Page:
Every artist’s studio is an extension of his inner world, his psyche, and you get to see his personal space where he creates artworks when you visit. Arts and Culture Place visited Ato Arinze in his studio in order to have a peep of what his studio looks like.
In his studio is a large table, on it are well arranged old and new artworks. On the walls are some of his drawings and some unfinished works. Also in the studio are bookshelves with a good number of books, a reading table, and chairs. In his compound is his other studio where he creates bigger works.
After looking around for a while, Arinze shares the story of his career of over twenty years’ studio practice as a ceramics sculptor, and his creative process, answering questions about everything from his art to his general view of contemporary Nigerian art. His daughter, Harmony, joined in the tour of her father’s studio and caused little distract every now and then.
During the conversation which flowed smoothly, the artist revealed the thoughts and methods behind his work. He says his collection of books by Indian gurus has opened his eyes to see life from a different perspective. “There is this analogy, which says be as humble as a blade of grass or as humble as tree in the forest by the author of Green Cautions.”
The works, titled Tree of Life (series), which he has been producing for over ten years, are inspired “by my study of spiritual literatures. I also see trees as a metaphor for life. Look at this seed (pointing at one of the works in his studio), one day it’s going to become a tree, so are ideas, children and other things.”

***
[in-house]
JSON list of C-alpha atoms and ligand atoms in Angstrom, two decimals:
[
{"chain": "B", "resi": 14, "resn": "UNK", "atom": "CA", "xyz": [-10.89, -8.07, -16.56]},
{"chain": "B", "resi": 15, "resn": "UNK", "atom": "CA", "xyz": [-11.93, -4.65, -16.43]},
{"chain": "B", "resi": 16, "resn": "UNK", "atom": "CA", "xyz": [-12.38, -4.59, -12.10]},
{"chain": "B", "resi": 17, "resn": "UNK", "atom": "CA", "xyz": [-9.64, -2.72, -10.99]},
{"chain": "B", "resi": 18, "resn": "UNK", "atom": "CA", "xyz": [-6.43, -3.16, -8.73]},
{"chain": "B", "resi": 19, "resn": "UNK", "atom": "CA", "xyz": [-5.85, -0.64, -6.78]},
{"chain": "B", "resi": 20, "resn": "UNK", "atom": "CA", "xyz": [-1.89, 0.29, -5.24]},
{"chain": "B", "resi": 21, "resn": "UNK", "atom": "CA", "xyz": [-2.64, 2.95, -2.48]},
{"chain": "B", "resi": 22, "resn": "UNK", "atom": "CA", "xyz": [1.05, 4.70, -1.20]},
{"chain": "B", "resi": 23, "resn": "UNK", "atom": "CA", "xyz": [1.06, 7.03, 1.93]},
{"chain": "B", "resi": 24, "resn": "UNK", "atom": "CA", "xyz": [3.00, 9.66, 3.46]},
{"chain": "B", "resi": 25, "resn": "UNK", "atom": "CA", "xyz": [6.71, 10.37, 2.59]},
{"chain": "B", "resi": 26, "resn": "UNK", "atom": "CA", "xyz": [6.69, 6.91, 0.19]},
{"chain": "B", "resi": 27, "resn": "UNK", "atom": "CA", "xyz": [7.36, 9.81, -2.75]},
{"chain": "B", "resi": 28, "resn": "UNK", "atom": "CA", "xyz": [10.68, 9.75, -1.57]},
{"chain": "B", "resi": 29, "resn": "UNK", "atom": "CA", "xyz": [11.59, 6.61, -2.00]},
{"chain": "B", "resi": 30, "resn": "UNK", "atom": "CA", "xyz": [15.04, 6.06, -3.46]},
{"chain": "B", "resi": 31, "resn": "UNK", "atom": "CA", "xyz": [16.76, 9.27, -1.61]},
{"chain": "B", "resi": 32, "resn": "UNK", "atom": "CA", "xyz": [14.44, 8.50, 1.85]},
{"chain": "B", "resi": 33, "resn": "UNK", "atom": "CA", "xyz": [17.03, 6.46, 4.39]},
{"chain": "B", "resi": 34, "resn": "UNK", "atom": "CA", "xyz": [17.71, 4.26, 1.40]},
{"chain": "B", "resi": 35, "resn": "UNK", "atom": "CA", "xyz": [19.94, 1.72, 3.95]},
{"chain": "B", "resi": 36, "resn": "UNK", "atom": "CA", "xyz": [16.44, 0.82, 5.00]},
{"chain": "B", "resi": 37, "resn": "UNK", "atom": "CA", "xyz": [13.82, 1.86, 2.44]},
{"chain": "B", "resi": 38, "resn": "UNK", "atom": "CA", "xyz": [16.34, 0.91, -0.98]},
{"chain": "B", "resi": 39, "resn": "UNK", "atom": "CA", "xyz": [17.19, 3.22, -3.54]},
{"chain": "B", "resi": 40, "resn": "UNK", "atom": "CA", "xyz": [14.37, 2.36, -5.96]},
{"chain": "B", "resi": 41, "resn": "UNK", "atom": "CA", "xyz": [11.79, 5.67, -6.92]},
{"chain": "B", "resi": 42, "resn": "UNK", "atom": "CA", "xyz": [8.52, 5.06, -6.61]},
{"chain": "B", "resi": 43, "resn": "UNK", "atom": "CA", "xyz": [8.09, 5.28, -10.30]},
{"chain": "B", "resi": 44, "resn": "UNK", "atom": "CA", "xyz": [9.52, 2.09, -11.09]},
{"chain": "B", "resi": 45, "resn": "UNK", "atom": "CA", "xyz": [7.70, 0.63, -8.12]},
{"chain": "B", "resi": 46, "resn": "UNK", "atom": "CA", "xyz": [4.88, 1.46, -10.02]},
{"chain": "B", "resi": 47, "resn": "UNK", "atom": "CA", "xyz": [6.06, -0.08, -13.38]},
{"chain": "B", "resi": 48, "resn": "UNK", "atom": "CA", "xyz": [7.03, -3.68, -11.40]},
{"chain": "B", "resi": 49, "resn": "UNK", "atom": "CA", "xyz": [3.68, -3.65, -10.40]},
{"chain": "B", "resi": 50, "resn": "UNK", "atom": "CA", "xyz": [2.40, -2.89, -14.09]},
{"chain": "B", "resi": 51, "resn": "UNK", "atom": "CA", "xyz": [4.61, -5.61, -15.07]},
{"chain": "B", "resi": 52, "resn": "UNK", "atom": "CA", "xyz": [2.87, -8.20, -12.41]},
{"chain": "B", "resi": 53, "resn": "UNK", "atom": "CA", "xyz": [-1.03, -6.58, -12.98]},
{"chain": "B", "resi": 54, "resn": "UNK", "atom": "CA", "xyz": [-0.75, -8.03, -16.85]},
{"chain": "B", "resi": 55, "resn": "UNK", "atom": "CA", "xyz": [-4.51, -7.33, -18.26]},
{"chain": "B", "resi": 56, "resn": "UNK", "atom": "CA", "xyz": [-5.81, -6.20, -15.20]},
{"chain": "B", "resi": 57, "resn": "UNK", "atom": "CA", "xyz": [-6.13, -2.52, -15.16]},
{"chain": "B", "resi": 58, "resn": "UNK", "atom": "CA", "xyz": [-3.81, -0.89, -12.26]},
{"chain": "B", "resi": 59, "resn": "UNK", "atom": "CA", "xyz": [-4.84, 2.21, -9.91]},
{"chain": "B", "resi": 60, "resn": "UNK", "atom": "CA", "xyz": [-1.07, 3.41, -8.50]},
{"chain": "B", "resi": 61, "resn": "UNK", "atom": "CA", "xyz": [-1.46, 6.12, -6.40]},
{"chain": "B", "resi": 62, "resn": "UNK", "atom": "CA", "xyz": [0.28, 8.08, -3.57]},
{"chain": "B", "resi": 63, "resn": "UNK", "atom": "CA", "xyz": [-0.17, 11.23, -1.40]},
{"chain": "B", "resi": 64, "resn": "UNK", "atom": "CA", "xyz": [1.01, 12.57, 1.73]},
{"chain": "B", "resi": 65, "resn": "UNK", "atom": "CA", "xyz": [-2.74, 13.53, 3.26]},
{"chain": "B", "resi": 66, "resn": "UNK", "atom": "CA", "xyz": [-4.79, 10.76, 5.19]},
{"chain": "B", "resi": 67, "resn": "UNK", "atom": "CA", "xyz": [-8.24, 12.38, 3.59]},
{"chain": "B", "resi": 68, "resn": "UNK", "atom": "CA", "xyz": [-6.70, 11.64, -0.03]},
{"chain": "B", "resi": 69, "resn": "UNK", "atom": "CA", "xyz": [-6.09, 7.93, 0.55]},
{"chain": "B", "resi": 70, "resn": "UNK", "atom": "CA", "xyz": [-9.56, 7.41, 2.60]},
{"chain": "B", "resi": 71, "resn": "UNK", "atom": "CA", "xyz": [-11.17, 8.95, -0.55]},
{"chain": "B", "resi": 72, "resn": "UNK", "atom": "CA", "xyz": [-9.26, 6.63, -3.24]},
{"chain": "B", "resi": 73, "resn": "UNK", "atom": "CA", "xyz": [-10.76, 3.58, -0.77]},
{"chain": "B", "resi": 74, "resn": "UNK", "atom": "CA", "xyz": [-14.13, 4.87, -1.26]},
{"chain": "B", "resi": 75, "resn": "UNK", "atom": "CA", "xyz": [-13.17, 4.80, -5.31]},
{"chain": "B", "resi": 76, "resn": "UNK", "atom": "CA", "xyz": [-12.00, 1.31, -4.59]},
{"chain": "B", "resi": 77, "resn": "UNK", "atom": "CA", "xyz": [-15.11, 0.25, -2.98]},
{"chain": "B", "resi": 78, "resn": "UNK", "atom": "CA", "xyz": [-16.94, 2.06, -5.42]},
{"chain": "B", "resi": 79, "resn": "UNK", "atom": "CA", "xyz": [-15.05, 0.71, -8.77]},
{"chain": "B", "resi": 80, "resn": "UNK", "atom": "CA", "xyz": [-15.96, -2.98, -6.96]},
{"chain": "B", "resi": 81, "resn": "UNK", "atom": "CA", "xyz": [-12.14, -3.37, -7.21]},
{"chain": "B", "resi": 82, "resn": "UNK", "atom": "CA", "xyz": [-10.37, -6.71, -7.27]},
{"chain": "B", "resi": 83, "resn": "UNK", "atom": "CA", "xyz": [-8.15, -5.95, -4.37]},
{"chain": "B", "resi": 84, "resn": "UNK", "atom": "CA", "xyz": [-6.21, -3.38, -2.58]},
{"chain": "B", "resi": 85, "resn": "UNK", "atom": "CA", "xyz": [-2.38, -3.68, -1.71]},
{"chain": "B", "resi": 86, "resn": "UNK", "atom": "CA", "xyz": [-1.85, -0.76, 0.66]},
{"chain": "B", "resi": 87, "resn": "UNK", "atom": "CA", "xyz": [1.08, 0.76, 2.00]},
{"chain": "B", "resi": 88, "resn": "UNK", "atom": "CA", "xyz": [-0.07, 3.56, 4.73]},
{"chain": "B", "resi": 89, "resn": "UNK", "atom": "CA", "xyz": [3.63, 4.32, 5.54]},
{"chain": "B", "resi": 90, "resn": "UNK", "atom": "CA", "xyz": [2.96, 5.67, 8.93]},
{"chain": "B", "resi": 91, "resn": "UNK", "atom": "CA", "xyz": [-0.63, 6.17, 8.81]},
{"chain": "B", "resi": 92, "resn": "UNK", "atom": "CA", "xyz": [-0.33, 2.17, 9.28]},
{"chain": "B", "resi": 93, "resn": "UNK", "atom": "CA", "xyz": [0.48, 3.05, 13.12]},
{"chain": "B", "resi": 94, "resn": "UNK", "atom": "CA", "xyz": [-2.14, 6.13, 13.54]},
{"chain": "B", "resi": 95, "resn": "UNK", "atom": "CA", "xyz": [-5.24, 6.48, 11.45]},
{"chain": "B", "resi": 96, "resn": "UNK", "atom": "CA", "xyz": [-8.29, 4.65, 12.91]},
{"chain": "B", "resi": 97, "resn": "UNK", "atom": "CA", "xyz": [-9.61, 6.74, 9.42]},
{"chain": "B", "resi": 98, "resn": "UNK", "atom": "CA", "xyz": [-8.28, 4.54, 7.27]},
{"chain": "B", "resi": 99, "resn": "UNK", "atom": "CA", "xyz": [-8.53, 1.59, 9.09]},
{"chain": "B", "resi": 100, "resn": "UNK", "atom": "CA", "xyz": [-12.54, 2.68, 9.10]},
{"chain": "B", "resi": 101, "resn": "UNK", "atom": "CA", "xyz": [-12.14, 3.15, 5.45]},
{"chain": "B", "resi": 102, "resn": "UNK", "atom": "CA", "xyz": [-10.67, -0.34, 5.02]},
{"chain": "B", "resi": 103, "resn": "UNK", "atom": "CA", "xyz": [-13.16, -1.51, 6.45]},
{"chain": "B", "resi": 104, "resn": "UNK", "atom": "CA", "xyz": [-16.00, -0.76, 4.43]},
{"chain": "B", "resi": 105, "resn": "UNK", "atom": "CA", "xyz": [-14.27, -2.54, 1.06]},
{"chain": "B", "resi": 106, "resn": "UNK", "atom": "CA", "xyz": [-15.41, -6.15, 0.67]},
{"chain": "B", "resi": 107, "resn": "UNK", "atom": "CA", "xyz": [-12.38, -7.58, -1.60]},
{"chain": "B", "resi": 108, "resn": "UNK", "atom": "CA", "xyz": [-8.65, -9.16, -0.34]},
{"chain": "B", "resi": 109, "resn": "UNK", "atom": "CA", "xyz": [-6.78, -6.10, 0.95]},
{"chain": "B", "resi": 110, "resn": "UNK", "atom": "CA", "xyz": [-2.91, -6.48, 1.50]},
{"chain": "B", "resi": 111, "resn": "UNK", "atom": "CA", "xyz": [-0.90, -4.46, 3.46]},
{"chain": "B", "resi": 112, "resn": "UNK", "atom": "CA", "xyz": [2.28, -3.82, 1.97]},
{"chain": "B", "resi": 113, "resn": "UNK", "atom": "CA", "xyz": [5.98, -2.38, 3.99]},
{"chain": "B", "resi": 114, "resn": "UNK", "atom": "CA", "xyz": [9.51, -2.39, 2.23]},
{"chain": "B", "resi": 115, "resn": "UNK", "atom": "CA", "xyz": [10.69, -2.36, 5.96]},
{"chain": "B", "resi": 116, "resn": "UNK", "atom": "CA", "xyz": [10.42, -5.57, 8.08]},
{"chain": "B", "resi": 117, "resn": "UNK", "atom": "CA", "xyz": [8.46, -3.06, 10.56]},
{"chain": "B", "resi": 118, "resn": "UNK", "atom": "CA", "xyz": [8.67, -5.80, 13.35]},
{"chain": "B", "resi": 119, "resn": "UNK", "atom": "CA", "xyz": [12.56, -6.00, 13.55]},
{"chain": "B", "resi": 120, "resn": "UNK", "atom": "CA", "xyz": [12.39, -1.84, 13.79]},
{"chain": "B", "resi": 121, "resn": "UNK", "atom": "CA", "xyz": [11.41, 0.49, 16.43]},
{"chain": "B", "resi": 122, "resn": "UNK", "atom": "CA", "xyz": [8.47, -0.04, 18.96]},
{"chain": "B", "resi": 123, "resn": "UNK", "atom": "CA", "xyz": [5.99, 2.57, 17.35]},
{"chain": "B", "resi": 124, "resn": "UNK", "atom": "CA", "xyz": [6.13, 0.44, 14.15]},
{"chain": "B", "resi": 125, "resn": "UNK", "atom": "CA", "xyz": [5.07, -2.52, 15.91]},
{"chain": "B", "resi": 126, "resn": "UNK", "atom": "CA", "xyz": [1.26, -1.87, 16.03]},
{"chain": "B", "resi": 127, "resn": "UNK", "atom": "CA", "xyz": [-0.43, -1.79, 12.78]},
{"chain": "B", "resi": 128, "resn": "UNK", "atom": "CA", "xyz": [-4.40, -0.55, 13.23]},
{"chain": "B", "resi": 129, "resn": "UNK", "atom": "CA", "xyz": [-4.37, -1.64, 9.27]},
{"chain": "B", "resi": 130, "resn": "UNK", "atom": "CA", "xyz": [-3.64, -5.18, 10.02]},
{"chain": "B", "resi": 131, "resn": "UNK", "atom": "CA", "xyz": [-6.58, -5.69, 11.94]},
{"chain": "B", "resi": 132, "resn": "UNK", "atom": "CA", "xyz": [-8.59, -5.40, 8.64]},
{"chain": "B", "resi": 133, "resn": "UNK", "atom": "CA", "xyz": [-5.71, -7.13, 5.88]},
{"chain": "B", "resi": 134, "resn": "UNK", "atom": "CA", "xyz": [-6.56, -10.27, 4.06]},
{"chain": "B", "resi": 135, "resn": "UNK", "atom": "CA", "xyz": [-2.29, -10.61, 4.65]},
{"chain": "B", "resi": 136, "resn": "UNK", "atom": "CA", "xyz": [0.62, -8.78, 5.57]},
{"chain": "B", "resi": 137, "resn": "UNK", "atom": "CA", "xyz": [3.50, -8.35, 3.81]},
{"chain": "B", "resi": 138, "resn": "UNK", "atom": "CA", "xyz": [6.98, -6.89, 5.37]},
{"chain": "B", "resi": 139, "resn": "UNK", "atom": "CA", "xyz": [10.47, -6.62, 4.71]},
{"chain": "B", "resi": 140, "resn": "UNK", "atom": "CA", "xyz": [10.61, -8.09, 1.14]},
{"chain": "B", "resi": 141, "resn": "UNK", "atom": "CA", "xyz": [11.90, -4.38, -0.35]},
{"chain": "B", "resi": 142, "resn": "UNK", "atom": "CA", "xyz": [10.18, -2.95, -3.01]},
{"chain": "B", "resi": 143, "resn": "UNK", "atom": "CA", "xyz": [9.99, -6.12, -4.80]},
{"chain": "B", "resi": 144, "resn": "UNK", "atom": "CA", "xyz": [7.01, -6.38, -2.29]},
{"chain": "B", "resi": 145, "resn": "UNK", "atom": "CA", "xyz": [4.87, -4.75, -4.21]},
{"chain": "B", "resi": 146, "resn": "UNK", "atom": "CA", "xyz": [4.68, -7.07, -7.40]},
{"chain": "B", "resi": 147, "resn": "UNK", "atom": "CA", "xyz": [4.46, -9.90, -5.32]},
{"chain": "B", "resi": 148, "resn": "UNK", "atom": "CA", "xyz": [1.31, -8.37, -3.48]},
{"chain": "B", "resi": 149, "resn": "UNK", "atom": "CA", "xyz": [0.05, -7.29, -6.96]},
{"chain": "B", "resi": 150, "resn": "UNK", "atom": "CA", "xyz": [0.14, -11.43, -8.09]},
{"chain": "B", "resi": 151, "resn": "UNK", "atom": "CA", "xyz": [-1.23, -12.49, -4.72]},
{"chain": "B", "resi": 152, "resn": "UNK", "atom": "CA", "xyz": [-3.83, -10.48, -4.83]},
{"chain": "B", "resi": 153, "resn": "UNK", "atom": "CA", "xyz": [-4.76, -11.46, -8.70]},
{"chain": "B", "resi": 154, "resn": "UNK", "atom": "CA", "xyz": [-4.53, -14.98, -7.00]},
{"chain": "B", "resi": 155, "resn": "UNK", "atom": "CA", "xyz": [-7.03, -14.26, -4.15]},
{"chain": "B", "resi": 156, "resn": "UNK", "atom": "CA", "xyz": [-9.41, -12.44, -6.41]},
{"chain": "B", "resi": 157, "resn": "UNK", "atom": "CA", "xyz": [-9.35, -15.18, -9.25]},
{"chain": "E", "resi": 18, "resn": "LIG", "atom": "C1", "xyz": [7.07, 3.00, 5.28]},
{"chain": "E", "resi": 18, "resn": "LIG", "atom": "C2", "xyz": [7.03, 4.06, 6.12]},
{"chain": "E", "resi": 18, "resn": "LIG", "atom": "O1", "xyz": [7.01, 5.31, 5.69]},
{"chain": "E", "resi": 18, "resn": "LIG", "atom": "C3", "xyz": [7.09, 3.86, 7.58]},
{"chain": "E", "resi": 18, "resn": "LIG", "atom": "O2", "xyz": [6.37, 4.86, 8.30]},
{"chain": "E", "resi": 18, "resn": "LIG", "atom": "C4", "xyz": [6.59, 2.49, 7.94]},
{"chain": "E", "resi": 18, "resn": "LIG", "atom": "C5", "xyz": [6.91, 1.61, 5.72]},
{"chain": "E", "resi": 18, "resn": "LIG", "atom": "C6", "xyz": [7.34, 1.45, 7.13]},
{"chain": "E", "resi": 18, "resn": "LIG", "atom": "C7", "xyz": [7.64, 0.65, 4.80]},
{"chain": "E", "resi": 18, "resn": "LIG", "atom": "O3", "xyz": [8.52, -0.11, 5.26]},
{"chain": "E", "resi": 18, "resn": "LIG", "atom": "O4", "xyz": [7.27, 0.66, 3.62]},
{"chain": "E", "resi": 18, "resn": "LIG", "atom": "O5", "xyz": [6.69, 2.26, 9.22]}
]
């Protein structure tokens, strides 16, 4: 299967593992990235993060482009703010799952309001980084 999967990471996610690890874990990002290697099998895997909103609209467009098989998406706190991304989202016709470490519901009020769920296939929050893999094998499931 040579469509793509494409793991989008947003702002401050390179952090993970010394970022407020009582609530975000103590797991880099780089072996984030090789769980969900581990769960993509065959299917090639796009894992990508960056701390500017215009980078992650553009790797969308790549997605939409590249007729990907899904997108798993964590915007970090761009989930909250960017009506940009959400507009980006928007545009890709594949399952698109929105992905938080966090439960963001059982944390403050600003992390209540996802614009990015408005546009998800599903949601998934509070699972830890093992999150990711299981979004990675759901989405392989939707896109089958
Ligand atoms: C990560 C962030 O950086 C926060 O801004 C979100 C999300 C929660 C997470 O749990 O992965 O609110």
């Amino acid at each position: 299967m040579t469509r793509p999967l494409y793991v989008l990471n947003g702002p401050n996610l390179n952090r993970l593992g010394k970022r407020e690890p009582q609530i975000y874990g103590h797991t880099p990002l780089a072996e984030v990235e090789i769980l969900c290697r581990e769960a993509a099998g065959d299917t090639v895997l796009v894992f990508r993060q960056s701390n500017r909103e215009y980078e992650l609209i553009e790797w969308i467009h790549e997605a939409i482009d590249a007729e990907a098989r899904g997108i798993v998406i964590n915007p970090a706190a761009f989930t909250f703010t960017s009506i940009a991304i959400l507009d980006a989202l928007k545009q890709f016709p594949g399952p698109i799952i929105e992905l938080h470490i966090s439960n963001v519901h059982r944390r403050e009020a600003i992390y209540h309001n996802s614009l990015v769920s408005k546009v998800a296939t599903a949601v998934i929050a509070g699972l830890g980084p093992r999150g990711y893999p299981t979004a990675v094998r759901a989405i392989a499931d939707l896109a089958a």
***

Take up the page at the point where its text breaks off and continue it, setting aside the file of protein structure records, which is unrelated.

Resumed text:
Events in the society, he says, inspires his works. “One of the major function of art is to record history. As they occur I record them. On the long run, when we are gone, art is what that will be there. So I always like to update myself.”
What has changed today compared to when he was a struggling artist? “Before, you move around with photo album to show people your works. All that has changed. The internet has opened a lot of avenues for both established and young artists to show there works to the world with their phones. There are a lot of great opportunities and possibilities.”
Despite all these, he is worried about lack of creativity in Nigerians. “What you see today is what we learned from older artists, it was experimentation…I believe we should experiment with concept instead of bothering ourselves on creating new materials. What is more important is the philosophy behind what we are doing, where art ends, philosophy begins there. What will be relevant after some time is the philosophy behind the work. It is important we work on concept which is basically the philosophy behind the work.
“Today artists are not being creative. We should come out with something new and that is when we began to work with ideas, concepts and not trying to work with all kinds of materials. Not that it is not good to experiment with other materials, when you focus more on experimentation, it takes away the art, we artists are work, the material is the process and art is the concept.
Why clay among all medium? “I fail in love with clay when I was developing myself as a creative person, I have tried my hands in acting, music and all that before I discovered clay…clay is my home. Since then it comes naturally with ease.”
He points out that power supply is one of the challenges he is facing. “It is affecting my work” as he prefers to work at night and “I would have produced more works.”